Welcome to SwimSwam’s feature, called simply SwimSwam Discussion. We might rename it at a later point in time (Hospitality Room, anybody?), but for now that’s what we’ll call it. In this series, we’ll take a question about swimming, usually geared toward the more hardcore of our nerds, and pose it to our audience. These questions will be based on real-life conversations SwimSwam staff has had with real-life swim fans, usually coaches, and we will invite our audience to discuss the subject in the comments section.
Please note: these discussions will be held to a higher standard of civility because of their constructive nature. If you’re not typically a constructive commenter, plan to be moderated.
Today’s discussion comes from a conversation I had with a top-25, NCAA coach via text message.
All of a sudden, college swimming in 2017 has exploded. The pre-Olympic 2016 year was fast, but there’s been no post-Olympic hangover like many expected – the improvements have accelerated.
Conference record books are almost unrecognizable after the last few weeks. The pace of acceleration of those records is not explained by the historical improvement curves we’ve seen. Every level of college swimming has gotten faster – Division 2, Division 3, NAIA – and most noticeably, Division 1 swimming.
The impact has been seen in both genders, but at the Division 1 levels, when simply comparing cut-lines for NCAAs, it’s been the most outlandish.
A few examples:
- With the ACC and Pac-12 (as of posting) still left to swim, the 30th-ranked 500 freestyler in the country is Aidan Burns at 4:17.08. Historically, about 30 500 freestyles are invited to NCAAs. Last year, that 30th line fell at 4:17.73, which is already 7-tenths behind this year’s pace, with still many, many swims to come.
- In the 1650 free, 30th place currently sits at a 15:00.32 – almost identical to what it took to qualify for NCAAs last year. But, with a few more quick swims from ACCs and Pac-12s, that cut line will probably fall to somewhere in the 14:56 range – at least 4 seconds faster than last year.
- Similarly, in the 200 fly, the 30th-place time is already slightly faster than what was invited to NCAAs last year, with 2 big meets and last chances left to swim.
- 5 swimmers have already gone under 19 seconds this season, before NCAAs. Last year, 5 went under 19 all season, and only 2 had done it at the same point of championship season. Last year, 25 swimmers went under 19.5 all season. This year, 30 have already done it, with MACs, Pac-12s, ACCs, last chance meets, and NCAAs all left to swim their 50 free finals.
So, if we all accept that the improvement curve in NCAA swimming has accelerated, what is driving it? Is it a fluke season that will see a correction at some point? Is rest and recovery technology evolving that quickly? Here’s some theories, generated mostly by anecdotal conversation and hypothetical thoughts:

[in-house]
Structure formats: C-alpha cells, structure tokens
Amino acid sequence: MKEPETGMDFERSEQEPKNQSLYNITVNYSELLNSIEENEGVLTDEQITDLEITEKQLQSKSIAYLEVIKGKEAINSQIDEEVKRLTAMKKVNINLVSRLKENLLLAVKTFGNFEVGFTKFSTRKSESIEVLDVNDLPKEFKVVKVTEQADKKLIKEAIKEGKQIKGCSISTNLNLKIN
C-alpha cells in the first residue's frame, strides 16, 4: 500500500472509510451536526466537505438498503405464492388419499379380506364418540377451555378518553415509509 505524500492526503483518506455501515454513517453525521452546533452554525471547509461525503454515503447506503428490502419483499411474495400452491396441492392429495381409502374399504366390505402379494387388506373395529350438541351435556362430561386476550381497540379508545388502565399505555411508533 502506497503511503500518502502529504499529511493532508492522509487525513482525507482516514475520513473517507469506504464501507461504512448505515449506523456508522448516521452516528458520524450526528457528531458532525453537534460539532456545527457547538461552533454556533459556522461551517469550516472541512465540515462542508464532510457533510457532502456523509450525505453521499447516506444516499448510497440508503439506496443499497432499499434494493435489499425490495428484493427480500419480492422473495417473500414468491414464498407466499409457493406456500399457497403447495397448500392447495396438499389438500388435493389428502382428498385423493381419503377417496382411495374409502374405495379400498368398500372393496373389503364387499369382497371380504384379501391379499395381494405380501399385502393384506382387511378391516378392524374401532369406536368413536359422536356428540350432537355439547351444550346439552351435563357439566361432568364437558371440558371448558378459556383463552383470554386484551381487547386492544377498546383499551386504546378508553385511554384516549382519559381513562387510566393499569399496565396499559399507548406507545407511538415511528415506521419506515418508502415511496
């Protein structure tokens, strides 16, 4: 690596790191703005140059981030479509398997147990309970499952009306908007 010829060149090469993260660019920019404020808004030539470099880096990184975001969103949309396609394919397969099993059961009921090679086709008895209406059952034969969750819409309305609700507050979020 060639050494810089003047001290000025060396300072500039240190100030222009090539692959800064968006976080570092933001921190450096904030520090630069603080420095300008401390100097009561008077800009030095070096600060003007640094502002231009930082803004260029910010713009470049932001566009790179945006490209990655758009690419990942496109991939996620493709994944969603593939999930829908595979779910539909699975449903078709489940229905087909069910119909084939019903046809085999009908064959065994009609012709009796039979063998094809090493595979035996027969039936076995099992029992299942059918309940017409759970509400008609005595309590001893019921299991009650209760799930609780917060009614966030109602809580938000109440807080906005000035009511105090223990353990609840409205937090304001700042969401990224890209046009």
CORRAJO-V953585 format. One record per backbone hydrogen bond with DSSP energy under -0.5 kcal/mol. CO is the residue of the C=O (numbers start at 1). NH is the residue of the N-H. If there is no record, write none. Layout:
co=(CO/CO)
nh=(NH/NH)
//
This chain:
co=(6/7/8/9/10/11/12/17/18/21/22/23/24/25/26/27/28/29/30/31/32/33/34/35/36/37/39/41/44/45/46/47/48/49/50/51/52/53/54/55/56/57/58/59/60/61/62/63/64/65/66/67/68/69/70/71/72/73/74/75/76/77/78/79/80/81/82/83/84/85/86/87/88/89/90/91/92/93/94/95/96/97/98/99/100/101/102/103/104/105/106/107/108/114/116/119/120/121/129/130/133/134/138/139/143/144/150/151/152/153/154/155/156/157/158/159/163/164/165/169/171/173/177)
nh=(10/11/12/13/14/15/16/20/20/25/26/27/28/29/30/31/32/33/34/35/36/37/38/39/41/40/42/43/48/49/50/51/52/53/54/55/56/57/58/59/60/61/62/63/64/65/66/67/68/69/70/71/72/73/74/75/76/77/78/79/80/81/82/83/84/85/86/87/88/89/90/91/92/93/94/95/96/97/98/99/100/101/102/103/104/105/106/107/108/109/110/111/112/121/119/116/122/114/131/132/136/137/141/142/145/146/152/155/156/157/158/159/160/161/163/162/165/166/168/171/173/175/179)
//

- Since the NCAA expanded the number of individual swimmers invited to NCAAs, could swimmers who previously would have been just solid 6th-8th place scorers at conference meets found new motivation? A new hope of actually qualifying for NCAAs that keeps them more engaged?
- Has there been a fundamental, wide-spread shift in training methodologies? If this is the case, the most common shift seems to be an incorporation of more race pace speed work into training plans. Not necessarily full-blown, Michael Andrew, USRPT, but more and more coaches nationally seem to be embracing the value of full-speed race workouts.
- With such huge shifts especially in the men’s distance freestyles, is the shift specifically in more precise speed workouts for distance swimmers, a la Katie Ledecky and Haley Anderson, who have had success by training for mile swims (and longer) with lots of at-pace 100s?
- Along similar lines, more top programs seem to have an “any given Saturday” approach to their seasons. Gone are the days where fast swims come only in December and March. Eddie Reese, head coach of the two-time defending champion Texas Longhorns, suits his guys up for fast exhibition swims multiple times a year. The cries of “tapered for dual meets” alone should ring the increasing frequency of fast swims at meets that don’t carry a direct impact toward the ultimate national championship meet. Are coaches employing more in-season drop-tapers for quick hits of speed? Is there some unstudied physiological impact of these drop tapers that is worth further research? Is it a psychological impact – fast swimming breeding better engagement throughout the season, with engagement ultimately being one of the core drivers of success?
- The swimmers coming through the NCAA right now were born approximately in 1995 through 1999. That means they were 2-6 years old when Michael Phelps broke his first World Record, 5-9 years old when he won his first Olympic gold medal, and in the pivotal 9-13 years old age group when he became a sporting immortal with 8 gold medals at the 2008 Olympic Games. Is this just the tipping point of when swimming became a more viable choice for adolescent swimmers, and the caliber of athlete remaining in the sport dramatically shifted?
- Have improvements in suit technology, or even willingness and frequency of use of tech suits, skewed the mid-season analysis?
We’re curious to hear what you think. Do any of the above suggestions hold water? Do you have any other hypothetical suggestions? What research needs to be done to capture these improvement curves and disseminate the causes more widely?